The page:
On 1 August 1986 the stonemasons commenced work at the Goulburn site. The team had been assembled from Goulburn and environs, which had a rich and continuing tradition of stonemasonry work. The project manager and a specialist setter-out draughtsman were brought out from England to assist the project as no similar expertise existed within Australia.
Initially, the stonemasons were engaged in preparing the Fitzroy Bridge stone for the rock faced work. The setter-out draughtsman commenced the preparation of stone "shop drawings" for use by the masons. Working from a 1:100 scale plans and elevations, the draughtsman prepared drawings scheduling every stone in the building. Full-size drawings were then prepared of architectural elements, such as windows, string course, profiles and friezes. From these full-size drawings profiles for all stones were prepared as well as isometric drawings for each "special" stone were made available to the stonemasons. With the profile and isometric shop drawings, the masons prepared the worked stone for the project.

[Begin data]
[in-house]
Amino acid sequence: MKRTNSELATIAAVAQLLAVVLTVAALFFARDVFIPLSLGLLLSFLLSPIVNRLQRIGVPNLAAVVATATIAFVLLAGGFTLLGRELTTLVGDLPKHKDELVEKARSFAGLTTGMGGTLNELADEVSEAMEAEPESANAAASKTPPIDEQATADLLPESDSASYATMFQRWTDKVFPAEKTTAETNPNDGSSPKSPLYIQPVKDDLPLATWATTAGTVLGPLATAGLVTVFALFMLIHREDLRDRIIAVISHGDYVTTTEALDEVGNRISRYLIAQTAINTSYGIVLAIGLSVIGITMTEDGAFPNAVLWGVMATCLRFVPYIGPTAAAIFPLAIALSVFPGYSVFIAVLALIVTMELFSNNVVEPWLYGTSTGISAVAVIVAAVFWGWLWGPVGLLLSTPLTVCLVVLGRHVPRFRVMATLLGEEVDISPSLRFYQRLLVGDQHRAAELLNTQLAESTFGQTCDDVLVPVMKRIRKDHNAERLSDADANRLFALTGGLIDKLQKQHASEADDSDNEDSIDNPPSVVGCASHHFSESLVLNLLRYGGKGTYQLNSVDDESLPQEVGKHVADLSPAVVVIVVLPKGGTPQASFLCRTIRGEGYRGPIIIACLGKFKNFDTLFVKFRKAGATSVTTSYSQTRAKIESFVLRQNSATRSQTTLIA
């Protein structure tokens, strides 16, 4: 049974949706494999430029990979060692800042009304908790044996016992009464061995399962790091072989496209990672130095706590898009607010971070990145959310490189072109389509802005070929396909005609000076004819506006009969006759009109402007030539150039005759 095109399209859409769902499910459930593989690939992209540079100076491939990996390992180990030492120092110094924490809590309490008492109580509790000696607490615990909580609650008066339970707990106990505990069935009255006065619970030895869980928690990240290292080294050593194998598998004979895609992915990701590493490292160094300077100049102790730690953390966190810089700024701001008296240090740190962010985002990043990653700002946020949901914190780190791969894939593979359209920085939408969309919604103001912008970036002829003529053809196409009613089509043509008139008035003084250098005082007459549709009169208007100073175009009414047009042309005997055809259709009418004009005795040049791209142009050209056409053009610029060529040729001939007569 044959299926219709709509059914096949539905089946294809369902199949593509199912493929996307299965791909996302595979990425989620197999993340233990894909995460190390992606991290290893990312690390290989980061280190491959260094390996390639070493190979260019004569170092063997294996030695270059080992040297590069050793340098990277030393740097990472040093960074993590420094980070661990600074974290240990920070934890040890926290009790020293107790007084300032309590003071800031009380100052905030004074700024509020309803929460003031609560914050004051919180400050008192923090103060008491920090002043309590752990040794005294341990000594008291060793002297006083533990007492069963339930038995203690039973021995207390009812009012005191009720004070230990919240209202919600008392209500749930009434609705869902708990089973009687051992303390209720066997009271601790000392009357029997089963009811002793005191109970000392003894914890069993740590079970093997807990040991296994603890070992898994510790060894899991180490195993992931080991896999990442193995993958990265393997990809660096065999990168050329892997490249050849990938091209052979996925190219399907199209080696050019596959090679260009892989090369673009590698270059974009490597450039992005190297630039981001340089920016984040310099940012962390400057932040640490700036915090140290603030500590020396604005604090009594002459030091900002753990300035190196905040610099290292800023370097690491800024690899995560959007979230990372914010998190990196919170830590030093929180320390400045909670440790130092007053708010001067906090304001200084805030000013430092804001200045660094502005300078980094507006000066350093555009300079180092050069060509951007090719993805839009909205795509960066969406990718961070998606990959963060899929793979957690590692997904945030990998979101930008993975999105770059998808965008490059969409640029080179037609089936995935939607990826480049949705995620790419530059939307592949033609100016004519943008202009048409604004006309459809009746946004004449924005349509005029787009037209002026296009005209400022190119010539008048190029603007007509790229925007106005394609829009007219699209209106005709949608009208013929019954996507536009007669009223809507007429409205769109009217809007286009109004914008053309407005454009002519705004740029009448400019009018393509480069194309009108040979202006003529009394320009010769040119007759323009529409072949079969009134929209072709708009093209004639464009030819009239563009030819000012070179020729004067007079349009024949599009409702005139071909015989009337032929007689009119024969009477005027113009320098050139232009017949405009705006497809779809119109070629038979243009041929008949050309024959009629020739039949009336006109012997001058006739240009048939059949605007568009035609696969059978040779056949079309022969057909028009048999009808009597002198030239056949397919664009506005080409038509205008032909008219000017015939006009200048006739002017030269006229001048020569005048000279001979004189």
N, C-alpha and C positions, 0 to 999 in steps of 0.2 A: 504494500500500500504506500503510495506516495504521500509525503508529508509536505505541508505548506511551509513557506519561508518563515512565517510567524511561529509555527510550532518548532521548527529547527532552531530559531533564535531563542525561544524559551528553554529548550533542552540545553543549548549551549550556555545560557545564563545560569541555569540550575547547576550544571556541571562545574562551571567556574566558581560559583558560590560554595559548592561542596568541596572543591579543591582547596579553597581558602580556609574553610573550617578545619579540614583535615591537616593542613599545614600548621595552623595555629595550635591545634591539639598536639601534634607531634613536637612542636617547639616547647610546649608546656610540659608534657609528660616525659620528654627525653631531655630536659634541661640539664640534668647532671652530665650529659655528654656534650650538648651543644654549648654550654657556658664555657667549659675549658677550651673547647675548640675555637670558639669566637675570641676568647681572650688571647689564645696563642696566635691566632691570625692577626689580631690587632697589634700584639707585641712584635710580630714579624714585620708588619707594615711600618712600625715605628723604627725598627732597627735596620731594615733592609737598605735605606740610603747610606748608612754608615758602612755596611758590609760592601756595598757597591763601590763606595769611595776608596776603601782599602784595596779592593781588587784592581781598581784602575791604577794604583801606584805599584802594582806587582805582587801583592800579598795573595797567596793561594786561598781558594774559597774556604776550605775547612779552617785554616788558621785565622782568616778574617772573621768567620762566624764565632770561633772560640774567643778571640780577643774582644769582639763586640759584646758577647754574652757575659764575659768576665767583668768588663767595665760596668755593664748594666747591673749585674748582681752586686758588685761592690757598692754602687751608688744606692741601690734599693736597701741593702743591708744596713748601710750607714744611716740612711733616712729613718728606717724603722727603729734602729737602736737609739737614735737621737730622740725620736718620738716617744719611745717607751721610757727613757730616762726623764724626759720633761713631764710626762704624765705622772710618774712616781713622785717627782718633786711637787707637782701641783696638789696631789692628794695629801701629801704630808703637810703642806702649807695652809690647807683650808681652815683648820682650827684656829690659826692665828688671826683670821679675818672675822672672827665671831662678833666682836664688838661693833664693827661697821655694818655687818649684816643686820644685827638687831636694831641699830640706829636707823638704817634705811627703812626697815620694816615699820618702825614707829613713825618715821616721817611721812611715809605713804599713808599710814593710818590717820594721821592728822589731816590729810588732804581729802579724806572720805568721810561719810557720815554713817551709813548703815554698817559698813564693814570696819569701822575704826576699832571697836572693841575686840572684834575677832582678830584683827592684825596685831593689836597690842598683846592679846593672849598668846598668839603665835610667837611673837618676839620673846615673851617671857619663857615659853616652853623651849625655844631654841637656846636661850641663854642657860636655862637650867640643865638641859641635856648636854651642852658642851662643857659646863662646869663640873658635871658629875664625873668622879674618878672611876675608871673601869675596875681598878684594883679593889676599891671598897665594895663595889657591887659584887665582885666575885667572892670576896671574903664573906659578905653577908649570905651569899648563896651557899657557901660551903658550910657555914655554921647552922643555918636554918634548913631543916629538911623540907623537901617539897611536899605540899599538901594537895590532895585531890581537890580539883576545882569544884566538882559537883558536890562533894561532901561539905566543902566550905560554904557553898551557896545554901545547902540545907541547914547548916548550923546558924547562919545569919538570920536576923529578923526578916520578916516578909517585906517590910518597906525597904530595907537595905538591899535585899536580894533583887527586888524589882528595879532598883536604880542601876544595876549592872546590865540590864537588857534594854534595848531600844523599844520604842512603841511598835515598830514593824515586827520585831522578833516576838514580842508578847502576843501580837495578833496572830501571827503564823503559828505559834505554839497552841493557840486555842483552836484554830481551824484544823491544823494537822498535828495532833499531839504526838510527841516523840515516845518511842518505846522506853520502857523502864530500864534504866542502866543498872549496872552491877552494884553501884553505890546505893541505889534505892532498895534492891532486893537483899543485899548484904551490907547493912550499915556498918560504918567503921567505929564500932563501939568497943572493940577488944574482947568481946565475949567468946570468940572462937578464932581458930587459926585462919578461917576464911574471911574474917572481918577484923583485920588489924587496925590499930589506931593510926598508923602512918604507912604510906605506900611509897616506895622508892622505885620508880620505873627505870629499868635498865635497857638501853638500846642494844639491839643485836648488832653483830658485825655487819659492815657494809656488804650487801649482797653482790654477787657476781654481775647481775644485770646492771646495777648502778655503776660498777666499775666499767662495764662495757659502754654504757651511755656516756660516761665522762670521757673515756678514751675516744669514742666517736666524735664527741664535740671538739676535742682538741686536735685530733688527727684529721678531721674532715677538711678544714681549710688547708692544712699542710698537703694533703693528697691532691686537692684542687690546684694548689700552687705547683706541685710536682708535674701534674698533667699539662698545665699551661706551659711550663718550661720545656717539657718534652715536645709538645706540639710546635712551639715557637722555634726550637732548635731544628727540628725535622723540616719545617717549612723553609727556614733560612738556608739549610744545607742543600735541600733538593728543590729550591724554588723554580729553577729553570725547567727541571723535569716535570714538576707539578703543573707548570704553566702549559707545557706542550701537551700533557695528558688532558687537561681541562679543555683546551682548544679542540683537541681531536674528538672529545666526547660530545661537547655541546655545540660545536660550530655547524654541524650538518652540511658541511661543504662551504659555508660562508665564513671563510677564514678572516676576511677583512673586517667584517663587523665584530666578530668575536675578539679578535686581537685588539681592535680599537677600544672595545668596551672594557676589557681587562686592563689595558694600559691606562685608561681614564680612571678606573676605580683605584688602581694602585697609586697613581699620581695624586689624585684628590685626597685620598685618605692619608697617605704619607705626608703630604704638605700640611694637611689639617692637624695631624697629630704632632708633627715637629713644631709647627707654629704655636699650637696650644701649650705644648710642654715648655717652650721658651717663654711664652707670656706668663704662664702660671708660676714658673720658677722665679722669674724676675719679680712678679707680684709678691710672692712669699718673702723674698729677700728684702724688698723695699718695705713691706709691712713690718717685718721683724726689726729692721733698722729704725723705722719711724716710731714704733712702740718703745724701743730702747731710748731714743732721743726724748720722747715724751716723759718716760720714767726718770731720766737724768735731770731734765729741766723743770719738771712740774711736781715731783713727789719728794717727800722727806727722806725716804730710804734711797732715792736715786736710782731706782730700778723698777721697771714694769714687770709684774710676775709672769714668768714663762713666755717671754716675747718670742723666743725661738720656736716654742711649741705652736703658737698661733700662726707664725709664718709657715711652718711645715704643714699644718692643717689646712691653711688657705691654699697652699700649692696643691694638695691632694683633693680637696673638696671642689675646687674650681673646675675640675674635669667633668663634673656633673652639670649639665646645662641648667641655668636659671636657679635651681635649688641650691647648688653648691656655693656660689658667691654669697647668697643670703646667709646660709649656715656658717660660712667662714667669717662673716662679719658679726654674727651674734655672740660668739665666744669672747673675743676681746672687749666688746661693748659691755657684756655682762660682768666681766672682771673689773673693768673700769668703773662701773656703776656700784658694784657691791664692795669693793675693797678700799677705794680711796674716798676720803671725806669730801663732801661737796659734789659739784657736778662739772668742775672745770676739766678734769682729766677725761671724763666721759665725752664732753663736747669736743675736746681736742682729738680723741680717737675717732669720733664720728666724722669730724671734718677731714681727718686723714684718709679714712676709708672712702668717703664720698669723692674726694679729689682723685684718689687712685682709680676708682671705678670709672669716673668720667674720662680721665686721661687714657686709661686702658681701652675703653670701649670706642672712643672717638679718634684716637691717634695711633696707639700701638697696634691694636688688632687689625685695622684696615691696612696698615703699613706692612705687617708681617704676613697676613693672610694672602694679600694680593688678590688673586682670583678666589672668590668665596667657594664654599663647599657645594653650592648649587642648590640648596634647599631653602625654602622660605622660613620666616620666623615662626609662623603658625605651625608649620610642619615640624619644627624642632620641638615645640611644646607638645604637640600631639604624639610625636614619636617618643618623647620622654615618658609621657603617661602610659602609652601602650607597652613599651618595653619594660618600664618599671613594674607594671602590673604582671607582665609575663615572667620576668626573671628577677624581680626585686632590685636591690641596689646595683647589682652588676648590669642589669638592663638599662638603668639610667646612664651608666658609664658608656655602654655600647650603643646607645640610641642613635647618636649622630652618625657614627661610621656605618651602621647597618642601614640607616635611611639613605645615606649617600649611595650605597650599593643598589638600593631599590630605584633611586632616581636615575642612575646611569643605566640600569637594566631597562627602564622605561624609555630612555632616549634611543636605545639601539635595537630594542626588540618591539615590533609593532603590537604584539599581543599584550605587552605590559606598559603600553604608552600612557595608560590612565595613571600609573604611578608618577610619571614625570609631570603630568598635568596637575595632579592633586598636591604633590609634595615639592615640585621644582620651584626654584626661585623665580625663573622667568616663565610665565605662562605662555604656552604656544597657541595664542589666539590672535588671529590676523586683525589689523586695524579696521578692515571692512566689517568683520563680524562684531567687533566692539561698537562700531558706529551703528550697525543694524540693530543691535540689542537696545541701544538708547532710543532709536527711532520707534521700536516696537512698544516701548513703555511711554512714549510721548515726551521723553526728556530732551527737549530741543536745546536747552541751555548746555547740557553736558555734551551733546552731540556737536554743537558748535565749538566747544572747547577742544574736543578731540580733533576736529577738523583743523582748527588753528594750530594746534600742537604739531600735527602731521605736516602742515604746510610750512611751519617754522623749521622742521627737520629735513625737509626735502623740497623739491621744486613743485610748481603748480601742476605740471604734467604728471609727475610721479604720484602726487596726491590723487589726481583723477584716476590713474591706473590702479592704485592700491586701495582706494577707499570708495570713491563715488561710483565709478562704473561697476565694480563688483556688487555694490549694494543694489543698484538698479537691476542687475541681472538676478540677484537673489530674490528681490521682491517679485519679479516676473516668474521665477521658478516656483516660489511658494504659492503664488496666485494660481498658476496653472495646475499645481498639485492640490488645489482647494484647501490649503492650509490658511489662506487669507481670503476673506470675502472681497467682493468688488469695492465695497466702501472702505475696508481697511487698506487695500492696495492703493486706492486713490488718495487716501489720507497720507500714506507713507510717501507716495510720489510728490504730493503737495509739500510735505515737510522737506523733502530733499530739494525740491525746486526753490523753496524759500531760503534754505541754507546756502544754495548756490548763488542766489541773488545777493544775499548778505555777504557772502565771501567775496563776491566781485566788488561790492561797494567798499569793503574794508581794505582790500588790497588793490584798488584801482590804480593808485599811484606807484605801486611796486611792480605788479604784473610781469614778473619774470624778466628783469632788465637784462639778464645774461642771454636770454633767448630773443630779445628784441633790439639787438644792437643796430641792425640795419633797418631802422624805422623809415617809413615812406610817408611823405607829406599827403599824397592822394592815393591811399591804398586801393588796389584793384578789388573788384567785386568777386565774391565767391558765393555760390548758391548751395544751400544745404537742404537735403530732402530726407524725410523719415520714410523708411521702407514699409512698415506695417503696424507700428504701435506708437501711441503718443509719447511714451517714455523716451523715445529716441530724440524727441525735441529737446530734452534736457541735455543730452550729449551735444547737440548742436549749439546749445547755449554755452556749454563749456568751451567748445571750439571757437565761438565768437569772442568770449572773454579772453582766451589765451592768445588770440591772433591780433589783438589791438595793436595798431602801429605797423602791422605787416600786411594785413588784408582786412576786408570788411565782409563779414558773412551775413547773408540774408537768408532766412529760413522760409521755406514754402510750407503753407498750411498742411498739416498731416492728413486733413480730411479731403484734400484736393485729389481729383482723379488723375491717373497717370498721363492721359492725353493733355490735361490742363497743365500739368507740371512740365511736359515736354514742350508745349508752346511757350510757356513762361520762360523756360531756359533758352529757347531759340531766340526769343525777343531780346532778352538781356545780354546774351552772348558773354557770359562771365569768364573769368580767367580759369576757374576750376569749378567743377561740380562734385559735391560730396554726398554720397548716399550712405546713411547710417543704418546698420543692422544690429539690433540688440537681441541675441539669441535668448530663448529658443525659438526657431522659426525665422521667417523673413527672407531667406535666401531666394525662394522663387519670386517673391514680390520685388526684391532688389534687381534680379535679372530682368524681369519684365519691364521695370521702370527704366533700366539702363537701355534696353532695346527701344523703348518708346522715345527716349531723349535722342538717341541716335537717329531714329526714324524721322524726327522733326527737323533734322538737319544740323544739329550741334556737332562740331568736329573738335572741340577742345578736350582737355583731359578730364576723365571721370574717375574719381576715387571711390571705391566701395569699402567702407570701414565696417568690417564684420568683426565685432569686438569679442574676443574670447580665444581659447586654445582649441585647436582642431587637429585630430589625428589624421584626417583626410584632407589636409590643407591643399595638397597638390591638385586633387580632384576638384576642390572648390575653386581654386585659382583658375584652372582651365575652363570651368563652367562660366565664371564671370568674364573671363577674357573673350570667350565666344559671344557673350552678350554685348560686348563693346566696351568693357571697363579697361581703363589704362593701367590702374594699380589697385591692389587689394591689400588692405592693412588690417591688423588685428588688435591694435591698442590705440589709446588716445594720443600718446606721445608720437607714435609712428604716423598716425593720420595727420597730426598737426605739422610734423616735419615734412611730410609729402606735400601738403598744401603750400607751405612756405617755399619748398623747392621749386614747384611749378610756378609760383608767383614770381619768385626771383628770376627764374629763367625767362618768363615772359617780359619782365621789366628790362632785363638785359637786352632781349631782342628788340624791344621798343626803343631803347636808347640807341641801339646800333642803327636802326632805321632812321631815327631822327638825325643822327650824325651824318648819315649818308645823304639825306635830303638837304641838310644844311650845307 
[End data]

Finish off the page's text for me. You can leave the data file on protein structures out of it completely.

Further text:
Parallel with this activity, engineering drawings were prepared for the concrete structure within the tower. This structure was required to stabilise the tower upper structure and support the thirteen bell bell-peal to be hung on the tower. Considerable work was done on the likely loadings imposed by the large bell peal and the concrete internal frame adopted as a result.
On 1 August 1986, the stonemasons commenced work at the Goulburn site. The team had been assembled from Goulburn and environs, which had a rich and continuing tradition of stonemasonry work. The project manager and a specialist setter-out draughtsman were brought out from England to assist the project as no similar expertise existed within Australia.
Building commenced in February 1987. The first work was to remove the existing Church of Saint Saviour's tenor bell, the existing (temporary) roof, and the weathered render to the top of the wall. During this work, the 1909 commemoration stone was discovered. It has always been a tenet of the consultant's work on the project that their building would resemble Edmund Blacket's original design as closely as possible. In accordance with this principal, it was decided very early that the tower/spire would be a mass masonry structure, with the concrete substructure introduced only as demanded by seismic and bell ringing loads. The mass structure employed was of face sandstone with 'through' stones as required, with a mass brickwork backing making up the rest of the wall. This dry press brickwork was to be laid integrally with the stonework in garden bond.